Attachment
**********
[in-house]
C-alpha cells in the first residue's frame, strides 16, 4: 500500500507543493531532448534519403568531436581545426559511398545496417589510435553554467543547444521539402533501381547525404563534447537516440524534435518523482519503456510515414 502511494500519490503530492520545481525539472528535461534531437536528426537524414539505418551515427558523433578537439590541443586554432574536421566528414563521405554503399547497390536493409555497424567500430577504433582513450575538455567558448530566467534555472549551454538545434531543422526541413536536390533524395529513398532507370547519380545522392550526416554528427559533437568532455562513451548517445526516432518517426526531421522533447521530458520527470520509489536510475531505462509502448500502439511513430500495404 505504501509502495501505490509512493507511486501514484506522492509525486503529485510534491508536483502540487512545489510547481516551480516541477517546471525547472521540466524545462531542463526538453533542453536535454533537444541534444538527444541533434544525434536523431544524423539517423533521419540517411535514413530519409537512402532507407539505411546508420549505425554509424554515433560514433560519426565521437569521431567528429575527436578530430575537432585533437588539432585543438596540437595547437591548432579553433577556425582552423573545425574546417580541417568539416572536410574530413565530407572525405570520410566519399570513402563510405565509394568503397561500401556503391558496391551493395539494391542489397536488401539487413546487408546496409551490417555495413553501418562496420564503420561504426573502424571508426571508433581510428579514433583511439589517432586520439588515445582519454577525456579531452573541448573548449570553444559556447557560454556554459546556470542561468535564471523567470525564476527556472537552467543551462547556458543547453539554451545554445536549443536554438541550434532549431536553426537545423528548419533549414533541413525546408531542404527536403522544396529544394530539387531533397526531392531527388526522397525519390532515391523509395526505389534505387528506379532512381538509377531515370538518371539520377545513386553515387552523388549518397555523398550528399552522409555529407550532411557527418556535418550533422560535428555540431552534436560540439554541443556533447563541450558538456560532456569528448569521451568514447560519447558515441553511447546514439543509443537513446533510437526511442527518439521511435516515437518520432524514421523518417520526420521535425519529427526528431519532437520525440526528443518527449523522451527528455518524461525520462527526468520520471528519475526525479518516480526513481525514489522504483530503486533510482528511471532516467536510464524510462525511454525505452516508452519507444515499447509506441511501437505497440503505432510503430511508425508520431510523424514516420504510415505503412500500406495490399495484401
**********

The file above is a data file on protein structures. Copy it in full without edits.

[in-house]
C-alpha cells in the first residue's frame, strides 16, 4: 500500500507543493531532448534519403568531436581545426559511398545496417589510435553554467543547444521539402533501381547525404563534447537516440524534435518523482519503456510515414 502511494500519490503530492520545481525539472528535461534531437536528426537524414539505418551515427558523433578537439590541443586554432574536421566528414563521405554503399547497390536493409555497424567500430577504433582513450575538455567558448530566467534555472549551454538545434531543422526541413536536390533524395529513398532507370547519380545522392550526416554528427559533437568532455562513451548517445526516432518517426526531421522533447521530458520527470520509489536510475531505462509502448500502439511513430500495404 505504501509502495501505490509512493507511486501514484506522492509525486503529485510534491508536483502540487512545489510547481516551480516541477517546471525547472521540466524545462531542463526538453533542453536535454533537444541534444538527444541533434544525434536523431544524423539517423533521419540517411535514413530519409537512402532507407539505411546508420549505425554509424554515433560514433560519426565521437569521431567528429575527436578530430575537432585533437588539432585543438596540437595547437591548432579553433577556425582552423573545425574546417580541417568539416572536410574530413565530407572525405570520410566519399570513402563510405565509394568503397561500401556503391558496391551493395539494391542489397536488401539487413546487408546496409551490417555495413553501418562496420564503420561504426573502424571508426571508433581510428579514433583511439589517432586520439588515445582519454577525456579531452573541448573548449570553444559556447557560454556554459546556470542561468535564471523567470525564476527556472537552467543551462547556458543547453539554451545554445536549443536554438541550434532549431536553426537545423528548419533549414533541413525546408531542404527536403522544396529544394530539387531533397526531392531527388526522397525519390532515391523509395526505389534505387528506379532512381538509377531515370538518371539520377545513386553515387552523388549518397555523398550528399552522409555529407550532411557527418556535418550533422560535428555540431552534436560540439554541443556533447563541450558538456560532456569528448569521451568514447560519447558515441553511447546514439543509443537513446533510437526511442527518439521511435516515437518520432524514421523518417520526420521535425519529427526528431519532437520525440526528443518527449523522451527528455518524461525520462527526468520520471528519475526525479518516480526513481525514489522504483530503486533510482528511471532516467536510464524510462525511454525505452516508452519507444515499447509506441511501437505497440503505432510503430511508425508520431510523424514516420504510415505503412500500406495490399495484401